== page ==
To construct the fuel cell power plant, researchers bought a commercial fuel cell stack and modified it extensively, adding systems for hydrogen delivery and refueling, thermal management and air management. They also built control systems, such as data acquisition so information could be transmitted during flight.

Among design challenges:

Slim performance margins. Researchers developed innovative computer tools to analyze performance, which enabled them to optimize the propulsion system and aircraft design.

Weight management. Creative methods were used to trim pounds, such as using carbon foam for the power plant’s radiator.

Reducing drag, which the team achieved via long, slender wings (spanning 22 feet), a streamlined fuselage, a rear-mounted propeller and an inverted V-shaped tail.

Miniaturization. The fuselage measured 45 inches in length with a maximum width of 9.75 inches and maximum height of 7.25 inches. Finding components small enough to fit in this space required some ingenuity, such as using a pump from a liquid-cooled computer and a hydrogen tank designed for a paintball gun.

In June, researchers tested the vehicle at the Atlanta Dragway in Commerce, Ga.
Hot, humid, windy weather made testing conditions less than ideal and reduced thrust. Yet researchers were able to conduct four flights, with the aircraft traveling between 2.5 and 3.7 meters above ground for up to a minute at a time.

“Especially important, the data generated during these flights validated our design methodologies,” said Moffitt. “The data also indicated the aircraft is capable of longer, higher performance flights.”

During the next few months, the team will continue to test and refine the aircraft, making it more reliable and robust. Ultimately, they plan to design and build an UAV capable of a trans-Atlantic flight – something that Parekh believes will be possible within the next five years.

John Toon | EurekAlert!
Further information:
http://www.gatech.edu
http://www.gtresearchnews.gatech.edu/newsrelease/fuel-cell-aircraft.htm

More articles from Power and Electrical Engineering:

nachricht Ultrathin device harvests electricity from human motion
24.07.2017 | Vanderbilt University

nachricht Stanford researchers develop a new type of soft, growing robot
21.07.2017 | Stanford University

All articles from Power and Electrical Engineering >>>

The most recent press releases about innovation >>>

Die letzten 5 Focus-News des innovations-reports im Überblick:

Im Focus: Manipulating Electron Spins Without Loss of Information

Physicists have developed a new technique that uses electrical voltages to control the electron spin on a chip. The newly-developed method provides protection from spin decay, meaning that the contained information can be maintained and transmitted over comparatively large distances, as has been demonstrated by a team from the University of Basel’s Department of Physics and the Swiss Nanoscience Institute. The results have been published in Physical Review X.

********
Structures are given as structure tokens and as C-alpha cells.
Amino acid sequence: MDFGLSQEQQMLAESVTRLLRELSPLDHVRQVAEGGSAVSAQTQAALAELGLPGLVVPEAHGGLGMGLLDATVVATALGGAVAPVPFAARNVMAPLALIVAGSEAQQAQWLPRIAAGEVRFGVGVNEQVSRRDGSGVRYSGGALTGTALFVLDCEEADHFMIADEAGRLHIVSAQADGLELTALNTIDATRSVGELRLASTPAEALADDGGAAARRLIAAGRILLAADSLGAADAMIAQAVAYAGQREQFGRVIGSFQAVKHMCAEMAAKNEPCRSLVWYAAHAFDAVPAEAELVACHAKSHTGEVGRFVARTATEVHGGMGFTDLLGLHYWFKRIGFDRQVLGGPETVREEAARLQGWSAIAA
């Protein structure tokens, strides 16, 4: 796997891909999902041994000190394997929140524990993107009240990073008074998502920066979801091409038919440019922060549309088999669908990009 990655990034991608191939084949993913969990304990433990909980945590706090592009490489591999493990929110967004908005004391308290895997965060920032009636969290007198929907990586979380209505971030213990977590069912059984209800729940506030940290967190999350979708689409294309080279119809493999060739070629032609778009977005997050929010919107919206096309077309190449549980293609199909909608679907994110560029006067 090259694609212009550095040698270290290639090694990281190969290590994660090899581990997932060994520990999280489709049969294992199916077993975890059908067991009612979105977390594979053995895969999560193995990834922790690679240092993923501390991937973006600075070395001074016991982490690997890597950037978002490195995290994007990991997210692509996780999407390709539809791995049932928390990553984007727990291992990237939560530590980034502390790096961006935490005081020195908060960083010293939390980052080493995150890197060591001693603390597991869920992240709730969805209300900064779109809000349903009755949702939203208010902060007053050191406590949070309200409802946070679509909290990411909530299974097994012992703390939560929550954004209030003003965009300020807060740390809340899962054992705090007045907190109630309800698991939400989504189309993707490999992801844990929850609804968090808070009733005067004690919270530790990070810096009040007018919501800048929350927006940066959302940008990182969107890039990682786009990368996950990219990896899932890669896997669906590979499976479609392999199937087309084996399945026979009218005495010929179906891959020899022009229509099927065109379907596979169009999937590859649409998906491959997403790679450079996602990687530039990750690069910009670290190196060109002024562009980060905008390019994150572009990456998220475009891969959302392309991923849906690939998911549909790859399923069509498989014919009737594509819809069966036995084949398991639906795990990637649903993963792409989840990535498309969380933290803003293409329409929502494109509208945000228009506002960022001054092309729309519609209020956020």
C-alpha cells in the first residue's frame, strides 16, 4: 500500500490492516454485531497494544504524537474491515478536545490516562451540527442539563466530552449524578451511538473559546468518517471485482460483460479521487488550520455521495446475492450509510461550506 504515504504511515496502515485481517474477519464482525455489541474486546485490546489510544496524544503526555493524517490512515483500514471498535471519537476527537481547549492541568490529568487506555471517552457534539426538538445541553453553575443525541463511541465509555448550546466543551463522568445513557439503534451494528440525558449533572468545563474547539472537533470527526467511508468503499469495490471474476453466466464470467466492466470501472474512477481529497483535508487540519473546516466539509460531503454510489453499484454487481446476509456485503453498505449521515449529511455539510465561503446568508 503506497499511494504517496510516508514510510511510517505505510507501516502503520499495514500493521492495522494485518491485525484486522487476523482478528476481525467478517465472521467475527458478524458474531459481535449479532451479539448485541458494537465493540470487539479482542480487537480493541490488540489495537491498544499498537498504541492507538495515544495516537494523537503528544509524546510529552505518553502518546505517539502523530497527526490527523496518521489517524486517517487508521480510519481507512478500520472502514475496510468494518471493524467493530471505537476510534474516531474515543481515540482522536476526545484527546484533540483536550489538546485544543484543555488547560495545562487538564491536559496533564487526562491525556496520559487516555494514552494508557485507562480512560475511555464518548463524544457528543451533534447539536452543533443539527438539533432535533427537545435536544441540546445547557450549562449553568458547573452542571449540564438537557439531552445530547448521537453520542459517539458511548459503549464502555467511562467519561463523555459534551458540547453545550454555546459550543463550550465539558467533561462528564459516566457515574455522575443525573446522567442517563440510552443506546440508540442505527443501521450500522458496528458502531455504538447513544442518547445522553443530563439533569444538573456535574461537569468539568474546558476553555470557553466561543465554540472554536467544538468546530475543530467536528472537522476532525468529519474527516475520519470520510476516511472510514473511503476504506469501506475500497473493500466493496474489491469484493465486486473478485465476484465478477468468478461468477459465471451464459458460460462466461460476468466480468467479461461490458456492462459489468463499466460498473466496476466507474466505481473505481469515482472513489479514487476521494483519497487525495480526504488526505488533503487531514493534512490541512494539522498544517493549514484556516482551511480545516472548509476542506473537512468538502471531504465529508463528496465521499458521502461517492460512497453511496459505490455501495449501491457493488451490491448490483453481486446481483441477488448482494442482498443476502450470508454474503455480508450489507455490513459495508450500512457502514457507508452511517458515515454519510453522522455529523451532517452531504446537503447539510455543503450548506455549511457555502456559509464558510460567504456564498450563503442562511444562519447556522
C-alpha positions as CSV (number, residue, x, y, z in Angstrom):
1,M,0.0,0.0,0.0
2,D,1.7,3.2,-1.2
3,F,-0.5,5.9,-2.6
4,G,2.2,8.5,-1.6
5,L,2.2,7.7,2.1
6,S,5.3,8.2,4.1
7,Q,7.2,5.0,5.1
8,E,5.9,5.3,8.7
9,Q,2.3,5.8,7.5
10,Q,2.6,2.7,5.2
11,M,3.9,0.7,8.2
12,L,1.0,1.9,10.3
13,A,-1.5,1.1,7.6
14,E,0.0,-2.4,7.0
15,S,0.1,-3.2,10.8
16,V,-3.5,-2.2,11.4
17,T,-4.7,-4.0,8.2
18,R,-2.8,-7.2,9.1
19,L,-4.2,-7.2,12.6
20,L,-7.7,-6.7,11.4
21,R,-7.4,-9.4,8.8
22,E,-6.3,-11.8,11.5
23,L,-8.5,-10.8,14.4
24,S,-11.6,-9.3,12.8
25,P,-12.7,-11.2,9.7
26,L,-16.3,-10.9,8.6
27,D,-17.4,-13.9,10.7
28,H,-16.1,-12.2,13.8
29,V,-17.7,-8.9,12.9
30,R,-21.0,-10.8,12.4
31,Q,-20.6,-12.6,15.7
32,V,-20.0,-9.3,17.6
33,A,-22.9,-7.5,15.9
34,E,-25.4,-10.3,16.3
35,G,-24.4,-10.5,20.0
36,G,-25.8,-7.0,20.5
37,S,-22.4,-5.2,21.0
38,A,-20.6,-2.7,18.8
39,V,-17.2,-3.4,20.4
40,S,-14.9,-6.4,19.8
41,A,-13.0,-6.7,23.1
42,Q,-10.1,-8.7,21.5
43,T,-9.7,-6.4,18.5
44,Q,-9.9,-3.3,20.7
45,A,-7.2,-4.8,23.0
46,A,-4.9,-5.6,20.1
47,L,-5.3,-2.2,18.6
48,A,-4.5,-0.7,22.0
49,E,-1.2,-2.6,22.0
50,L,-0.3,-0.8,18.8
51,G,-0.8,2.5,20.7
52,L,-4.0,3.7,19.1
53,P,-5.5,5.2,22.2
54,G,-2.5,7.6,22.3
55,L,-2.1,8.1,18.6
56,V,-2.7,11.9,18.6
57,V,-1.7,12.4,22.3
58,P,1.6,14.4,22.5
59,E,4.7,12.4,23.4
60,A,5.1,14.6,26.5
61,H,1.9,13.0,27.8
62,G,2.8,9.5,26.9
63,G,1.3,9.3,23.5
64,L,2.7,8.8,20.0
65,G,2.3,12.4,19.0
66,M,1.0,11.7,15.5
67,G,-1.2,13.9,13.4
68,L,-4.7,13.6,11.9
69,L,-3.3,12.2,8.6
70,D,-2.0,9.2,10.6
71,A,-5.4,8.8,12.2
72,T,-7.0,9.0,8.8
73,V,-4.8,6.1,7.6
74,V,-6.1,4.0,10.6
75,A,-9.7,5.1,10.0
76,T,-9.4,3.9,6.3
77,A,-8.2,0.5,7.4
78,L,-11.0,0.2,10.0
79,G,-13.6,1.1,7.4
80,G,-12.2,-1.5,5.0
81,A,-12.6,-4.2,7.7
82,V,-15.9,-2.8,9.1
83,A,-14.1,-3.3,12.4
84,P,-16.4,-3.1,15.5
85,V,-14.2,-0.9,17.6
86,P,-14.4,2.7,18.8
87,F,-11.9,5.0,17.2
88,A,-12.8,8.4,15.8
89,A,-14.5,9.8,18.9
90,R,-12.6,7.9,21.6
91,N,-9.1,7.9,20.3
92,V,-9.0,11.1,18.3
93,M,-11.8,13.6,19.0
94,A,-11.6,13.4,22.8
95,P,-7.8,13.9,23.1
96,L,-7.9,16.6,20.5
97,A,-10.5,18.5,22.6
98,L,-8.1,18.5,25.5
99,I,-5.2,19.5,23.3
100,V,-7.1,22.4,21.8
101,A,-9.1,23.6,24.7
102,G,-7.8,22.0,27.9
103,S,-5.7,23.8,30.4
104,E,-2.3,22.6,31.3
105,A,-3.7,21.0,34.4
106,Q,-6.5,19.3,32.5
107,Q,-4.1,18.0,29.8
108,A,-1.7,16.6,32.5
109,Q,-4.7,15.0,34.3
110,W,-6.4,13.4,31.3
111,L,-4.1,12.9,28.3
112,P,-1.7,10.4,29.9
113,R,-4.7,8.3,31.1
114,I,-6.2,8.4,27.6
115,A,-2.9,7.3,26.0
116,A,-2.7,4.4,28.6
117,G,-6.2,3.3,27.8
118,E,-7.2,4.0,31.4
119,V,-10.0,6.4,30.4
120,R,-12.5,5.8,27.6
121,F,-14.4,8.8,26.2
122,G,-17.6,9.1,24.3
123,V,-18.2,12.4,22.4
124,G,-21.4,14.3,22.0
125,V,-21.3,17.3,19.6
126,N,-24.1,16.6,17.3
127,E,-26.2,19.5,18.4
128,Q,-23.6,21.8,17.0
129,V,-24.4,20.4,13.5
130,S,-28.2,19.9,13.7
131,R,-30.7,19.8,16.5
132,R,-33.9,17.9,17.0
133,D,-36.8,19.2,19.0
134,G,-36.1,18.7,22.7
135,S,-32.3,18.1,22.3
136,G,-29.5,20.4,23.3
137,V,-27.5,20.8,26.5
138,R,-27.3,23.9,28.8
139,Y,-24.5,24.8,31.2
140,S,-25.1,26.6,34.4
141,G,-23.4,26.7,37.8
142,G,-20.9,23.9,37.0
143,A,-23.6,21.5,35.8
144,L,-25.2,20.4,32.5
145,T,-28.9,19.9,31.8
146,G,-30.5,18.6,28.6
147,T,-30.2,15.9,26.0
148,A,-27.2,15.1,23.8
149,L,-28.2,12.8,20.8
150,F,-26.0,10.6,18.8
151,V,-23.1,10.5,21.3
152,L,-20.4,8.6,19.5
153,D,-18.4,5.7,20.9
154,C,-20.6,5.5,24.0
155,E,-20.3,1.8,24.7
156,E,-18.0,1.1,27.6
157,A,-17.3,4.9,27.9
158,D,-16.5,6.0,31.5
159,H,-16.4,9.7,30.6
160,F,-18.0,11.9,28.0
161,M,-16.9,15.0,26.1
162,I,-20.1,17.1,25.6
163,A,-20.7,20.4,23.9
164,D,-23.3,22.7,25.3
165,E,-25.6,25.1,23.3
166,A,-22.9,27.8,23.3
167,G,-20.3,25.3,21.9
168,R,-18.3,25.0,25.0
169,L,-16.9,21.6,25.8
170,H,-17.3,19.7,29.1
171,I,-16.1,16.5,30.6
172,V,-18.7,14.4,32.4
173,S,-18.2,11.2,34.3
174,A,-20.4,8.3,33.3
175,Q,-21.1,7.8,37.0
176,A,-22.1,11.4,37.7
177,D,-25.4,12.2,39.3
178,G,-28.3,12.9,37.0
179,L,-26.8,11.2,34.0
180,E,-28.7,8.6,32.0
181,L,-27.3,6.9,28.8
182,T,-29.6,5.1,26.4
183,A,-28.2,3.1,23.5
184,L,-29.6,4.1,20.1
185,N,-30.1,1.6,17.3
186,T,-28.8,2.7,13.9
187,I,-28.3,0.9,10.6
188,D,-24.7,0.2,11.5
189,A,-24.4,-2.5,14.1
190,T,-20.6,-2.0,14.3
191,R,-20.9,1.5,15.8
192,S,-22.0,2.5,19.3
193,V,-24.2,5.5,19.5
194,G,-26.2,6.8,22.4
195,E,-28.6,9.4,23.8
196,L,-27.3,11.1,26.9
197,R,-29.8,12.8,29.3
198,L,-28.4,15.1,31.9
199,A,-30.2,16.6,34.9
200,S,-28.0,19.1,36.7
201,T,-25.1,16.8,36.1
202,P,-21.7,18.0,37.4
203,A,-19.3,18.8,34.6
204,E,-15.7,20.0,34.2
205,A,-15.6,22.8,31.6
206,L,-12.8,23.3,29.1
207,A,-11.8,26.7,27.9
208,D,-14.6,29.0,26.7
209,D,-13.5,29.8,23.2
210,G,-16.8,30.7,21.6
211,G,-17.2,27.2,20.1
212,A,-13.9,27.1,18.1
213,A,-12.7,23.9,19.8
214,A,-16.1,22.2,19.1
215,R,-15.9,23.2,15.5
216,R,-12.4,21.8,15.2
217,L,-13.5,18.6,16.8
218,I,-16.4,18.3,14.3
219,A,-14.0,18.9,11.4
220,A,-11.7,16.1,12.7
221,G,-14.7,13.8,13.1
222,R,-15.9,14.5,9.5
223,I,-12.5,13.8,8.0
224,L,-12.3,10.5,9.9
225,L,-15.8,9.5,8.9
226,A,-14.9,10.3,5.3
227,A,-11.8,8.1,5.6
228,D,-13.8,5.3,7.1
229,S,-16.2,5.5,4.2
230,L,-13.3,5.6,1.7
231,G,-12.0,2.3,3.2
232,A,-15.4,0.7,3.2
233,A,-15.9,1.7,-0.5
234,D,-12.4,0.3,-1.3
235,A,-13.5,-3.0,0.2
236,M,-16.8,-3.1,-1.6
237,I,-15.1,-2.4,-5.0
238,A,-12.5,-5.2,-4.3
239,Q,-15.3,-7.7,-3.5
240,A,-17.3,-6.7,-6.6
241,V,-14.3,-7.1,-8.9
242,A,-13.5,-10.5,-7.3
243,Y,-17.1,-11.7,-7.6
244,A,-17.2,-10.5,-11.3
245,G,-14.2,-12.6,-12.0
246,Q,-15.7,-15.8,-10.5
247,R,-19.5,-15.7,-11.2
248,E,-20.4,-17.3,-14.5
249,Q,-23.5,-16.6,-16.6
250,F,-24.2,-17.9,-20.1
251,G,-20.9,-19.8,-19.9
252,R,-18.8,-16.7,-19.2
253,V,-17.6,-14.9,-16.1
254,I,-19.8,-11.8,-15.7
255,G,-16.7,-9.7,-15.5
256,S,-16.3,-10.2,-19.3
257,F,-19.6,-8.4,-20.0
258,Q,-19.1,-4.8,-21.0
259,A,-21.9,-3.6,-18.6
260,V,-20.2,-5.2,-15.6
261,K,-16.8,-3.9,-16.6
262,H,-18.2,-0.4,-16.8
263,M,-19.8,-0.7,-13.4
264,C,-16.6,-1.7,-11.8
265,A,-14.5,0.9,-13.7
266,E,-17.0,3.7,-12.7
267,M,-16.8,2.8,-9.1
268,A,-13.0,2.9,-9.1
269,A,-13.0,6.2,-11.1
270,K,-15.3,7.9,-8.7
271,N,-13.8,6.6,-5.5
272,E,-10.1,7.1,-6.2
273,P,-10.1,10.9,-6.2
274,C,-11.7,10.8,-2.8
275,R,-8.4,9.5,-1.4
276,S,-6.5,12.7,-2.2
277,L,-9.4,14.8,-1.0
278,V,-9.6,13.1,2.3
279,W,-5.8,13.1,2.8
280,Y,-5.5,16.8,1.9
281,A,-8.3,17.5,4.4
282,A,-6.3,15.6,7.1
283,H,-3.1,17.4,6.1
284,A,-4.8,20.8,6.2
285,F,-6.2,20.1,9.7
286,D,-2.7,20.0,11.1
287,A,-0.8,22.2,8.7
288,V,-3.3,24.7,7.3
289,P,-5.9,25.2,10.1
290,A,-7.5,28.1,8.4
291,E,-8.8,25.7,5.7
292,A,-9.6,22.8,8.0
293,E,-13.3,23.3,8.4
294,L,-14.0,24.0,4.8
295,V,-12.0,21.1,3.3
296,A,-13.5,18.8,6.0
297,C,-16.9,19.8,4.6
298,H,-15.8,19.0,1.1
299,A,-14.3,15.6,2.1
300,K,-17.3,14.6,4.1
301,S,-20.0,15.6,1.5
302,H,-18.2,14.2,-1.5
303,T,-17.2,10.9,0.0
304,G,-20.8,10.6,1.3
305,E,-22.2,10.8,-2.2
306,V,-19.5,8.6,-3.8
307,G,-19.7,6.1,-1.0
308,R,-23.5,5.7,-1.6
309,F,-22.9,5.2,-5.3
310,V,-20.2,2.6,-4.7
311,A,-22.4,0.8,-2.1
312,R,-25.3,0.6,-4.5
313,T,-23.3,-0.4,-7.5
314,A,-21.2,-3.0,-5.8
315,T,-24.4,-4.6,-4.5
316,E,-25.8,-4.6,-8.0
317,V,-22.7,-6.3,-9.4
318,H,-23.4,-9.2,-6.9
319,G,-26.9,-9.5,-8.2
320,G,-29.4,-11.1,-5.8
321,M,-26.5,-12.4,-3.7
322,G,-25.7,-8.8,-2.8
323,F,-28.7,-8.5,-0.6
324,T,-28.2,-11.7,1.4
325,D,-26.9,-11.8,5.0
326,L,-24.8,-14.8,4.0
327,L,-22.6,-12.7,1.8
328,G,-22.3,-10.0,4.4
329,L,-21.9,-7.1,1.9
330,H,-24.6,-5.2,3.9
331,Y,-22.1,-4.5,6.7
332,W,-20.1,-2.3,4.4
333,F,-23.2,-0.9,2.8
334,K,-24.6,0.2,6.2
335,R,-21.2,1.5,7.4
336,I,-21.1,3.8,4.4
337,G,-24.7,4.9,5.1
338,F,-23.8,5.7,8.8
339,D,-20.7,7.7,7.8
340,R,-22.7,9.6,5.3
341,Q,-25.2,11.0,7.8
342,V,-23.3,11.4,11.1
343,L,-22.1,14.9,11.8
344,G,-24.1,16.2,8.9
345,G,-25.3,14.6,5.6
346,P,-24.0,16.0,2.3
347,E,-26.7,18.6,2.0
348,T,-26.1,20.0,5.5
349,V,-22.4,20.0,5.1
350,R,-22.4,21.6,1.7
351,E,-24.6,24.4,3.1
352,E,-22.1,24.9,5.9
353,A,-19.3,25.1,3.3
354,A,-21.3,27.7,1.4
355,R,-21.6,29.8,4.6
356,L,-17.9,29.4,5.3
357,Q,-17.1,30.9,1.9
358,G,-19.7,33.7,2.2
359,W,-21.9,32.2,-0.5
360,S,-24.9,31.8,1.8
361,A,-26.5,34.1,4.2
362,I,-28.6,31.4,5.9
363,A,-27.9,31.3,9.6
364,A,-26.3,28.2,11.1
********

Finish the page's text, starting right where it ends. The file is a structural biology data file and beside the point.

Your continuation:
For several years, researchers have been trying to use the spin of an electron to store and transmit information. The spin of each electron is always coupled...

Im Focus: The proton precisely weighted

What is the mass of a proton? Scientists from Germany and Japan successfully did an important step towards the most exact knowledge of this fundamental constant. By means of precision measurements on a single proton, they could improve the precision by a factor of three and also correct the existing value.

To determine the mass of a single proton still more accurate – a group of physicists led by Klaus Blaum and Sven Sturm of the Max Planck Institute for Nuclear...

Im Focus: On the way to a biological alternative

A bacterial enzyme enables reactions that open up alternatives to key industrial chemical processes

The research team of Prof. Dr. Oliver Einsle at the University of Freiburg's Institute of Biochemistry has long been exploring the functioning of nitrogenase....

Im Focus: The 1 trillion tonne iceberg

Larsen C Ice Shelf rift finally breaks through

A one trillion tonne iceberg - one of the biggest ever recorded -- has calved away from the Larsen C Ice Shelf in Antarctica, after a rift in the ice,...

Im Focus: Laser-cooled ions contribute to better understanding of friction

Physics supports biology: Researchers from PTB have developed a model system to investigate friction phenomena with atomic precision

Friction: what you want from car brakes, otherwise rather a nuisance. In any case, it is useful to know as precisely as possible how friction phenomena arise –...

All Focus news of the innovation-report >>>

Anzeige

Anzeige

Event News

Closing the Sustainability Circle: Protection of Food with Biobased Materials

21.07.2017 | Event News

»We are bringing Additive Manufacturing to SMEs«

19.07.2017 | Event News

The technology with a feel for feelings

12.07.2017 | Event News

 
Latest News

Chances to treat childhood dementia

24.07.2017 | Health and Medicine

Improved Performance thanks to Reduced Weight

24.07.2017 | Automotive Engineering

NASA looks to solar eclipse to help understand Earth's energy system

21.07.2017 | Earth Sciences

VideoLinks
B2B-VideoLinks
More VideoLinks >>>